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Re: BOB'S BITS

Post by Stanley » 10 Nov 2019, 13:11

"The man who has the will to undergo all labor may win to any good." Martin Luther.

It is often said that those who, in England, chose to push for greater reformation in the church were drawn from ‘the industrious sort of people.’ Eventually they chose the Calvinist brand, ultimately to issue in the English Revolution and the ‘Puritan’ settlement of New England. John Calvin was a Frenchman, but also industrious in his habits (he was a student of the law), and further east the patron saint of Reformation was Martin Luther. Catholic propagandists later claimed that Luther’s mother Margarethe was a whorish bath attendant, but that seems unlikely. She married well, anyway, to an upwardly mobile burgher industriously involved in copper mining and smelting, Hans Luther, and among their children Martin Luther was the eldest, born on November 10, 1483. The eldest son may have been the favored child, and Hans intended his boy to become a lawyer; so sent him on an educational path to that end. Young Martin himself thought his training smelled more of purgatory than of a professional heaven. I’ve known a few law students to make a similar judgment and then go quite off the rails, but Martin Luther chose religion instead, and religion as he experienced it. For him ‘experience’ was the Bible, unvarnished, and one or two dramatic episodes (including lightning striking too close for comfort), and not the whole paraphernalia of the late medieval—and still nearly universal—church. This faith pulled him from the law into theology, thence into the church. Having thus defied his father, Luther was the readier to defy his archbishop and even the Bishop of Rome. Luther’s last straw seems to have been Pope Leo X’s requisitioning of funds to pay for the further glorification of St. Peter’s, Rome, a sort of spiritual tax that rolled down the hierarchy and was translated by Luther’s Archbishop into a local campaign to retail yet more indulgences. Moved himself to faith by the Bible (and by a bolt from the blue), Luther found the idea that one could rent one’s way into heaven objectionable, even preposterous. Famously, he offered 95 reasons for this, but it’s more likely that he nailed them to his archbishop’s nose than to a church door. Anyway, the rest is history. ©.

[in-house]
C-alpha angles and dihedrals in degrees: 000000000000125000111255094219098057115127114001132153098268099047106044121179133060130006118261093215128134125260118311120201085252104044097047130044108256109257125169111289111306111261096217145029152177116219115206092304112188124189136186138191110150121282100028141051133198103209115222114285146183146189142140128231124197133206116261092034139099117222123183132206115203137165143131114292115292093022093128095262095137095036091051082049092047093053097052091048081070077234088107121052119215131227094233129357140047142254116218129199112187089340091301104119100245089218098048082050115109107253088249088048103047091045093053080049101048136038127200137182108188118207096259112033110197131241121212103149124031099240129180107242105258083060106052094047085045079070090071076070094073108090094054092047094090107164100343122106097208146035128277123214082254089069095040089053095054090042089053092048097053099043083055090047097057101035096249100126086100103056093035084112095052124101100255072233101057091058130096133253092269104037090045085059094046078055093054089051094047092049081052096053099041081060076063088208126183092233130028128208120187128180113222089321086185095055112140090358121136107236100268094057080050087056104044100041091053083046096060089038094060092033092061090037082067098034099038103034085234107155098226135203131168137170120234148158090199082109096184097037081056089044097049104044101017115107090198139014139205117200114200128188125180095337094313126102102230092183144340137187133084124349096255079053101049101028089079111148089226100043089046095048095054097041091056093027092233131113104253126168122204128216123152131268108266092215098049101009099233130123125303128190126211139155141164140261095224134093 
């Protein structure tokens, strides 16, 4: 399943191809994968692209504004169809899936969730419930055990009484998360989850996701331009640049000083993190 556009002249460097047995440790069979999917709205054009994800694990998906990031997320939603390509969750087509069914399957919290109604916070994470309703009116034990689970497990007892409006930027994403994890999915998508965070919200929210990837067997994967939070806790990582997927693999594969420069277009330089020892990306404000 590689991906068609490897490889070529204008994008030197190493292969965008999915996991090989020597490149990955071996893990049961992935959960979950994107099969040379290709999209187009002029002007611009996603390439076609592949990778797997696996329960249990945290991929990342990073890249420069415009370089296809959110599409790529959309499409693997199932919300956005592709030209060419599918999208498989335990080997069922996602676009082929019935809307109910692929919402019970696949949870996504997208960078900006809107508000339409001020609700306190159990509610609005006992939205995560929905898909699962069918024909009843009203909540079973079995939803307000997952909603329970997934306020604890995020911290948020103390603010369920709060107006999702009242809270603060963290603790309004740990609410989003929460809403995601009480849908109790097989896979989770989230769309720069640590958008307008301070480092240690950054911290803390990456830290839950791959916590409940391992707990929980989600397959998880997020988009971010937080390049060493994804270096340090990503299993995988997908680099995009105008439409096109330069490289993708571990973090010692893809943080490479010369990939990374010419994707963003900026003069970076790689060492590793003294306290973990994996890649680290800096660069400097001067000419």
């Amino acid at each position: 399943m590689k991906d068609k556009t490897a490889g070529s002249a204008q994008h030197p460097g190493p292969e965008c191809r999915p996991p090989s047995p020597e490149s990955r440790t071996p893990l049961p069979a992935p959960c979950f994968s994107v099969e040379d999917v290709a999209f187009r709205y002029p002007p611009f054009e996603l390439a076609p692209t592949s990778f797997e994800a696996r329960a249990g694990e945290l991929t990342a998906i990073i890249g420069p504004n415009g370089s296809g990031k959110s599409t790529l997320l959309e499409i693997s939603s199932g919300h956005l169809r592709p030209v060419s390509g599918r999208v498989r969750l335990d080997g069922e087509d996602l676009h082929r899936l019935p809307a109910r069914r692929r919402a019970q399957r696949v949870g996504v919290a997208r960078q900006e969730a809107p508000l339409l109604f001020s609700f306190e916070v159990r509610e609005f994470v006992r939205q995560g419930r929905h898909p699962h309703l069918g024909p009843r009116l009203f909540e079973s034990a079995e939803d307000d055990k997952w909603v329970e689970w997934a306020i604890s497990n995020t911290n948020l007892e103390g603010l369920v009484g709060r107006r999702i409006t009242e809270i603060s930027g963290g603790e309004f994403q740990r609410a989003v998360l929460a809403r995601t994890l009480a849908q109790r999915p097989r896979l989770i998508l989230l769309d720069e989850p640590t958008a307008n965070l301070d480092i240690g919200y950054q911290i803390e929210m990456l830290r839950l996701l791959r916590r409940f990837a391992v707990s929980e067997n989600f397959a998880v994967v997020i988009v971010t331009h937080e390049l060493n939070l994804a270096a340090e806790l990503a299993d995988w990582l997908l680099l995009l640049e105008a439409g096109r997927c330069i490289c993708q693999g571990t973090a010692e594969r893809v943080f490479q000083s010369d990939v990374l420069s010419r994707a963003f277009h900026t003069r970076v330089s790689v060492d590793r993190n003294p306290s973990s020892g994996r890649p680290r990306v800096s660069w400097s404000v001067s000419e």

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Re: BOB'S BITS

Post by Stanley » 11 Nov 2019, 13:23

"Genius is the talent for seeing things straight." Maude Adams

One doesn’t think of 19th-century Salt Lake City as a theatrical hotbed, and indeed it wasn’t, but there, at the very heart of the Mormon empire, was the Brigham Young Theater. Drama was OK as long as it was “edifying,” and it was in Salt Lake City that Maude Adams was born, on November 11, 1872, the daughter of a Mormon actress and her gentile husband, Annie and James Kincadden. Maude’s first ‘role’ came when she was still a babe in arms, at the Brigham Young Theater, but soon Annie took her daughter in tow on tour, and by the time Maude appeared as a paid professional, age 5, in San Francisco she was Maude Adams. ‘Adams’ was her mother’s maiden name; the family was intensely Mormon, and Maude often returned to Salt Lake City to live with her Adams grandparents (and attend drama school). Maude’s own spirituality is not in doubt, but her denominational loyalties are unknown. Some thought of her as a Presbyterian; she left most of her considerable estate to a Roman Catholic sisterhood. But there is no doubt that Maude Adams became the USA’s leading lady in theater, at her peak (circa 1895-1915) pulling down about $1,000,000 annually in ‘wages.’ She was best known for starring in James Barrie’s plays, usually as heroine but most famously as the first American actress to play the lead in Peter Pan (in New York, 1905), but her fame began before that. It was her professional reputation that drew Barrie to her when he first exported his dramas from London to New York. Indeed he rewrote his Rosemary for her starring role in 1897. While critics more than occasionally gushed her praises, they could be savagely critical, too; but it was Maude Adams’ two-way rapport with the theater-going public that made her famous, made her rich, and brought her countless standing ovations (including once at Harvard Stadium): all this despite (or because of?) Maude Adams’ lesbianism. One of Maude’s late loves was Spring Byington, but Maude was buried (in 1953) next to her life partner, Louise Boynton, in the cemetery of the Sisters of the Canacle, in upstate New York, after a dozen years teaching drama at Stephens College in Columbia, Missouri. ©